The Mozart Question by Michael Morpurgo


The Mozart Question by Michael Morpurgo is a powerful children’s novel. It is perfect for ages ten years and over.

This is a tale simply but powerfully told. It introduces the reader to the power of music, memories and the holocaust. It is written in such a way as to inform but not to scare children into having nightmares.

Music transports us through time and space. We hear a piece of music and are immediately back somewhere in time. When that place is a concentration camp, we know why certain music is avoided as it causes great pain.

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Ellie-May And Her Toy Dragon, Ben by Genna Rowbotham

Very Charming

Ellie-May And Her Toy Dragon, Ben by Genna Rowbotham is a very charming book for the under fives.

The story is written in rhyme with verses four lines long. There is a bouncy rhythm enabling children to join in once they have heard the tale a few times. They can anticipate the action.

All the book is beautifully illustrated. The drawings are simple but effective. Each page is packed full of detail, enabling you to talk it through with your children.

 The dragon has a friendly face that will appeal to young children.

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Socks by Beverly Clearly

For Cat Lovers Everywhere

Socks by Beverly Clearly is a delightful children’s novel for ages five years and older. More confident readers will be able to read the book themselves. Younger children will enjoy listening to the story.

The story is told from the point of view of Socks, a young kitten in need of a home. As a crazy cat lady, I found the tale particularly charming.

There were a few hair-raising moments for Socks, which as a life-long cat owner, I found easy to empathise with.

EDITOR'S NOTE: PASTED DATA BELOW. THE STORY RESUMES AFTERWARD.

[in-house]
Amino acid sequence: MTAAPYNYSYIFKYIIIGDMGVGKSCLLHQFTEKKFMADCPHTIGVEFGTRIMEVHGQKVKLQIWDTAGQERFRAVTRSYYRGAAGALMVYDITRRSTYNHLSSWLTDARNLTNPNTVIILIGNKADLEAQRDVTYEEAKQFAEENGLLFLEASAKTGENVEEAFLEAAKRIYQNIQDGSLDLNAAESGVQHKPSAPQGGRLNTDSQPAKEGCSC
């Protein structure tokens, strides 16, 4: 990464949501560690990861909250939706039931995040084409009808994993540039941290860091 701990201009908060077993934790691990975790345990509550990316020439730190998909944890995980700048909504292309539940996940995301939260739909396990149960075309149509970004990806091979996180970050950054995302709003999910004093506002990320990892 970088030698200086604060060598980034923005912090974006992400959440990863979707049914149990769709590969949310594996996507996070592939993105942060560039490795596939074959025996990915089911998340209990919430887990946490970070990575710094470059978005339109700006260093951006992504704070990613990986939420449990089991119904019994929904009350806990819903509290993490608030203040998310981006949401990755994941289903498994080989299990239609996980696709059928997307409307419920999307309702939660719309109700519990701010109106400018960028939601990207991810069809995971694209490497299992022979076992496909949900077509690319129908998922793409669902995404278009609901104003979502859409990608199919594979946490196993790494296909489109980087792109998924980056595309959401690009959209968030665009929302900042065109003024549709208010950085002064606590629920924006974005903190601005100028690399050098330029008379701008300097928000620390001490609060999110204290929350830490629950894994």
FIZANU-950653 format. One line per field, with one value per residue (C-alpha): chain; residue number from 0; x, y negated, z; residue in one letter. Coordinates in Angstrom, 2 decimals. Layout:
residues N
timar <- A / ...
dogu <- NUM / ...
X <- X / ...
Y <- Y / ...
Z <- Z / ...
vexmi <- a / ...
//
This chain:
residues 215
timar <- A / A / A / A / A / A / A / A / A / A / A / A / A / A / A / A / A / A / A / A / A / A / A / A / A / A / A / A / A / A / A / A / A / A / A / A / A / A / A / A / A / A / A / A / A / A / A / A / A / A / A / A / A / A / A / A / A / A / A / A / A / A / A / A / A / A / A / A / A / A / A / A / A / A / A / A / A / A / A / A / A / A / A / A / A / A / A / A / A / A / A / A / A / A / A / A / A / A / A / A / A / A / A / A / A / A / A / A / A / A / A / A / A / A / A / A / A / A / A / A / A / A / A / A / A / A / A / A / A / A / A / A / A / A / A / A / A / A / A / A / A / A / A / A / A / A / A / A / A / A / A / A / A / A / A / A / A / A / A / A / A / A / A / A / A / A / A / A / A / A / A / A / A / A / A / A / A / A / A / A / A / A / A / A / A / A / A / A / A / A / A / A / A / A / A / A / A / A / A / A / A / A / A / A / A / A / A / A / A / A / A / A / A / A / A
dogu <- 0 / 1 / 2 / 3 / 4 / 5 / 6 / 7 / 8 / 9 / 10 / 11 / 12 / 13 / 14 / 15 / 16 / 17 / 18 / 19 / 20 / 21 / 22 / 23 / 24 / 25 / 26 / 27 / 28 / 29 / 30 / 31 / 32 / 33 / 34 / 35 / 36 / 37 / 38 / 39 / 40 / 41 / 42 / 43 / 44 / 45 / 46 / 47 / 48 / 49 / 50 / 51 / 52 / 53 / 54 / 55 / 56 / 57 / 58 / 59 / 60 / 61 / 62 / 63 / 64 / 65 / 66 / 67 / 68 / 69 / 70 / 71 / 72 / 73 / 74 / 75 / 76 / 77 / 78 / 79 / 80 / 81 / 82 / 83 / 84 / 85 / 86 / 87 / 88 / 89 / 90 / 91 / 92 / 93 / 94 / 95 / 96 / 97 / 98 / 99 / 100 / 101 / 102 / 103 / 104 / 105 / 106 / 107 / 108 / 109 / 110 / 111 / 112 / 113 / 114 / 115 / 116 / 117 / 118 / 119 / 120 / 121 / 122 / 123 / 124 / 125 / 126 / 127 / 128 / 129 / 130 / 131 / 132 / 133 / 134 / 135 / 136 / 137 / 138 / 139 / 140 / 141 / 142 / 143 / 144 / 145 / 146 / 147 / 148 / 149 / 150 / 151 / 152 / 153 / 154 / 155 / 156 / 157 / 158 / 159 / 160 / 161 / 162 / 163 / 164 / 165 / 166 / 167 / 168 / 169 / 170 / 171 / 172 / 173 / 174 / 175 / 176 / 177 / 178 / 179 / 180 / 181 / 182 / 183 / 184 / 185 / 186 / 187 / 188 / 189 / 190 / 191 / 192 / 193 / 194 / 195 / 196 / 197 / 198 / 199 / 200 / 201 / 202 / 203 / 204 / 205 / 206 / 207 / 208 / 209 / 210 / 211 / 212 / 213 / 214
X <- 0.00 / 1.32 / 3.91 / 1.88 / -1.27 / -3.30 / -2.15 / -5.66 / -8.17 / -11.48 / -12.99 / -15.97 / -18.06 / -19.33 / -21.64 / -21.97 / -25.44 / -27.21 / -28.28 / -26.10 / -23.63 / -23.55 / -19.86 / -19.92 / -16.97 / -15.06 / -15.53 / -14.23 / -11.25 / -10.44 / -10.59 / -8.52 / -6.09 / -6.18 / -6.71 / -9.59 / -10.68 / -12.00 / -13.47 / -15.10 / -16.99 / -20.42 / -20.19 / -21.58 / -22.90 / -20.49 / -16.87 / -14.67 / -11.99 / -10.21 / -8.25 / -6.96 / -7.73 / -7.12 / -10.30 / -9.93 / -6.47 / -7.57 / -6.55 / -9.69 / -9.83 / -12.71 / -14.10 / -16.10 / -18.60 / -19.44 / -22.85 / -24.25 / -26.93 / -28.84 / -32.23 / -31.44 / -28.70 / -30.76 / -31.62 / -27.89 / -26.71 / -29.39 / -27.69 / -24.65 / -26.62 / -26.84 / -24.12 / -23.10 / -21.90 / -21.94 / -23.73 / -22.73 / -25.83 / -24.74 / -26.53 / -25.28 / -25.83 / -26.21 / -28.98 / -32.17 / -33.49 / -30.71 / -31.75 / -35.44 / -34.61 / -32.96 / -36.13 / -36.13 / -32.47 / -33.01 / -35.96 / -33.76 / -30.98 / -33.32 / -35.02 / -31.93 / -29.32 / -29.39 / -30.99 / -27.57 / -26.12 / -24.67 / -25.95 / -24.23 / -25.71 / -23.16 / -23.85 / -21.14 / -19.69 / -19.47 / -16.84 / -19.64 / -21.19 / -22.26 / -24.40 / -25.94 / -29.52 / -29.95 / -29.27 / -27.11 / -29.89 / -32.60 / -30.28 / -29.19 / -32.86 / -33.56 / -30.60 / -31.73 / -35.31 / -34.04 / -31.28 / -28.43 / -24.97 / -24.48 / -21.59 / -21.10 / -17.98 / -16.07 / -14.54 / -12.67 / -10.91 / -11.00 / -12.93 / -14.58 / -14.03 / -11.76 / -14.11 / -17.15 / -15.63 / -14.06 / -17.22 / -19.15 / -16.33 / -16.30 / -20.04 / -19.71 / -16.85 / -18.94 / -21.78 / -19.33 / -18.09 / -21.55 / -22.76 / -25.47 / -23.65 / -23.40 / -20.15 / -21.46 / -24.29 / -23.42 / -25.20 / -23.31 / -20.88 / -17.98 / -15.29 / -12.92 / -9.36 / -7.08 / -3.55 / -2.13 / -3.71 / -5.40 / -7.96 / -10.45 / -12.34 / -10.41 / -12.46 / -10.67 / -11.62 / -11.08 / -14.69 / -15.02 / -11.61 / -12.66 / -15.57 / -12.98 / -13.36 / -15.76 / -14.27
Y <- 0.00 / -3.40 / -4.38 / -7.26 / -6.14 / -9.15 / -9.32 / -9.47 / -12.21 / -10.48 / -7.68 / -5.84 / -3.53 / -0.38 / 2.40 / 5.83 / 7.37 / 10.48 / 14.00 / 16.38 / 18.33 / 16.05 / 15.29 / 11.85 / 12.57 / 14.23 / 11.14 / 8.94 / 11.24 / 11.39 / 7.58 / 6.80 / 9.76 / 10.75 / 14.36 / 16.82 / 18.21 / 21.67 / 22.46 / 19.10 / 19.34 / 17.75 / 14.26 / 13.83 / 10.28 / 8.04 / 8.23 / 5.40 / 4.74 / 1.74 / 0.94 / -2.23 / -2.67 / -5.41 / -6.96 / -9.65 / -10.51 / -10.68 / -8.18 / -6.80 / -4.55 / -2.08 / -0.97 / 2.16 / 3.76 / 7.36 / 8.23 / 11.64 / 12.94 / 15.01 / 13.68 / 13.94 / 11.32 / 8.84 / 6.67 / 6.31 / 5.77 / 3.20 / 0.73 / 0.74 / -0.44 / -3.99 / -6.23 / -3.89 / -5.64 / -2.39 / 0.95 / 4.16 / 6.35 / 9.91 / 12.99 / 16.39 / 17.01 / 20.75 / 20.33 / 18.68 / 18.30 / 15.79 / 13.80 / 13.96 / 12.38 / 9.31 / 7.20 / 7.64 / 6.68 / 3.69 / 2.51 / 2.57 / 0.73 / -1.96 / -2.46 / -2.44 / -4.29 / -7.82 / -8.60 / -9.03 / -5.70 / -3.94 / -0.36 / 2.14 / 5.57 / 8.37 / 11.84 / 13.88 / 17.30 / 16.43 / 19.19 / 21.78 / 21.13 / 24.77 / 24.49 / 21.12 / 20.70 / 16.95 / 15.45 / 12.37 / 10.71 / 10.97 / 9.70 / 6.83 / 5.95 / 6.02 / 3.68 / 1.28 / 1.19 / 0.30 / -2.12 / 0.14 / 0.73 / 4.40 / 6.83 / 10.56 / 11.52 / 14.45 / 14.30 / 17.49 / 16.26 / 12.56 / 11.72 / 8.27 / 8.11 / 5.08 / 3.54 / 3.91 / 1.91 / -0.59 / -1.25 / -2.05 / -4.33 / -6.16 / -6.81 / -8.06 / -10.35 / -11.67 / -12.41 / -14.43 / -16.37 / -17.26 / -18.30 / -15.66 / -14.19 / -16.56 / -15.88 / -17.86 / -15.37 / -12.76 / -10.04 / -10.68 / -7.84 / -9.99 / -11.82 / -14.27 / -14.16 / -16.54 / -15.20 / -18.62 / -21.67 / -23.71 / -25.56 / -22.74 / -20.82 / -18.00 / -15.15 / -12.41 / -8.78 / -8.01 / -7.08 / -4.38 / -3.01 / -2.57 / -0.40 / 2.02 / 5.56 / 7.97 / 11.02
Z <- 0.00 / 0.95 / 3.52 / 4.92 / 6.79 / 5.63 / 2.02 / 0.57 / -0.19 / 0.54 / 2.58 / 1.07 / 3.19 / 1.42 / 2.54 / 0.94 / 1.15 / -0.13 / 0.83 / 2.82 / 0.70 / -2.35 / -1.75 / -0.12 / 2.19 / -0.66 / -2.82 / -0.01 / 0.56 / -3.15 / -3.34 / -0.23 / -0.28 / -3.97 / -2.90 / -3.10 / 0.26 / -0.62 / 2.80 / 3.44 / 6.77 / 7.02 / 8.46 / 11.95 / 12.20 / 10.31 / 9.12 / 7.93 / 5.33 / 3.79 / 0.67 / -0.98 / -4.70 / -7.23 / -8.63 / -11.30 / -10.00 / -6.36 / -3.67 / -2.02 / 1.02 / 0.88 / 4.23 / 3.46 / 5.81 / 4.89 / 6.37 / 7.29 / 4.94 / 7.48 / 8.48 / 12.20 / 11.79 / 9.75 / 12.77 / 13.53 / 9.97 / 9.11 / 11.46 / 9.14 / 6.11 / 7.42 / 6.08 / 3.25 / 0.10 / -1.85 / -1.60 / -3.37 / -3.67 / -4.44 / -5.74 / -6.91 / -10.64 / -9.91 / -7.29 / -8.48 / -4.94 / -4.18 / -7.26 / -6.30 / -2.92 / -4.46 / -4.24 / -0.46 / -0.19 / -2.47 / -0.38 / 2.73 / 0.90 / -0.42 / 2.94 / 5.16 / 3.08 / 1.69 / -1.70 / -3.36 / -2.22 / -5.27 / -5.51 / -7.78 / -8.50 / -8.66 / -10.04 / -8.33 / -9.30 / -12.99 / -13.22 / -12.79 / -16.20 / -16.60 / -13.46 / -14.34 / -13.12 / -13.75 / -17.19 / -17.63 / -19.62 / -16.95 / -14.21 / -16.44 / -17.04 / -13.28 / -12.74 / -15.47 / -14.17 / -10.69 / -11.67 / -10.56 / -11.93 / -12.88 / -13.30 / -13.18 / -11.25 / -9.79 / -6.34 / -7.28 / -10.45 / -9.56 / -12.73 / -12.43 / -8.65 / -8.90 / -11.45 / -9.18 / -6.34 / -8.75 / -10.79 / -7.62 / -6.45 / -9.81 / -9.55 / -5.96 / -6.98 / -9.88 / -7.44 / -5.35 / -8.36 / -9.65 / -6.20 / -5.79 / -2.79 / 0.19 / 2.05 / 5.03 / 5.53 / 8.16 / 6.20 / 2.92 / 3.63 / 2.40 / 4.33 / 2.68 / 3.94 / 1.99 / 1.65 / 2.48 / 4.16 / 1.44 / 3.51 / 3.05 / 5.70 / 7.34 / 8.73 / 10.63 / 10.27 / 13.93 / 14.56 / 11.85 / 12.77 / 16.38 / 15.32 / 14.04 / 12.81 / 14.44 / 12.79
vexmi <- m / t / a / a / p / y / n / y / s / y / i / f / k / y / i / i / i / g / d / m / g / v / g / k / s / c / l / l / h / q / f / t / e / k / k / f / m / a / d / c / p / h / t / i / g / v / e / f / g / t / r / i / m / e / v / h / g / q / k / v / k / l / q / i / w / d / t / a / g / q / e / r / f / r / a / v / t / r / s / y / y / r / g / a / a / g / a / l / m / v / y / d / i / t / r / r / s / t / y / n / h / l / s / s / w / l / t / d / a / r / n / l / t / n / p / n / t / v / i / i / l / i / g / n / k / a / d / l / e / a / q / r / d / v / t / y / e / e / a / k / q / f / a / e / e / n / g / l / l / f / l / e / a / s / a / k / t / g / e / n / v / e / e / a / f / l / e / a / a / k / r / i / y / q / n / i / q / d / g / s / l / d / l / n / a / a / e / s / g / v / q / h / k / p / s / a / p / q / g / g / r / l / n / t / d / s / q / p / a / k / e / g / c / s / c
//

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Where The River Takes Us by Lesley Parr

Friendship & Adventure

Where The River Takes Us by Lesley Parr is a very engaging children’s novel set in the Welsh valleys in 1974.

1974 was a time of unrest in Britain with three day working weeks and regular power cuts. Times were hard for many but even harder for the leading character and his brother who had been orphaned after a car crash.

The story is told in the first person and we become intimately acquainted with the young boy. He is kind and caring, wise beyond his years. We see the need for identity, to be seen as an individual and not just the village orphan. Labels are constrictive, not giving the full picture.

There is a beautiful bond between the brothers. The older brother is trying to keep the pair of them together. At nineteen, he was forced to grow up quickly, resulting in abandonment by his mates. In order to survive, he has made some bad choices. In contrast, the lead character’s friends have drawn closer to him and are very protective.

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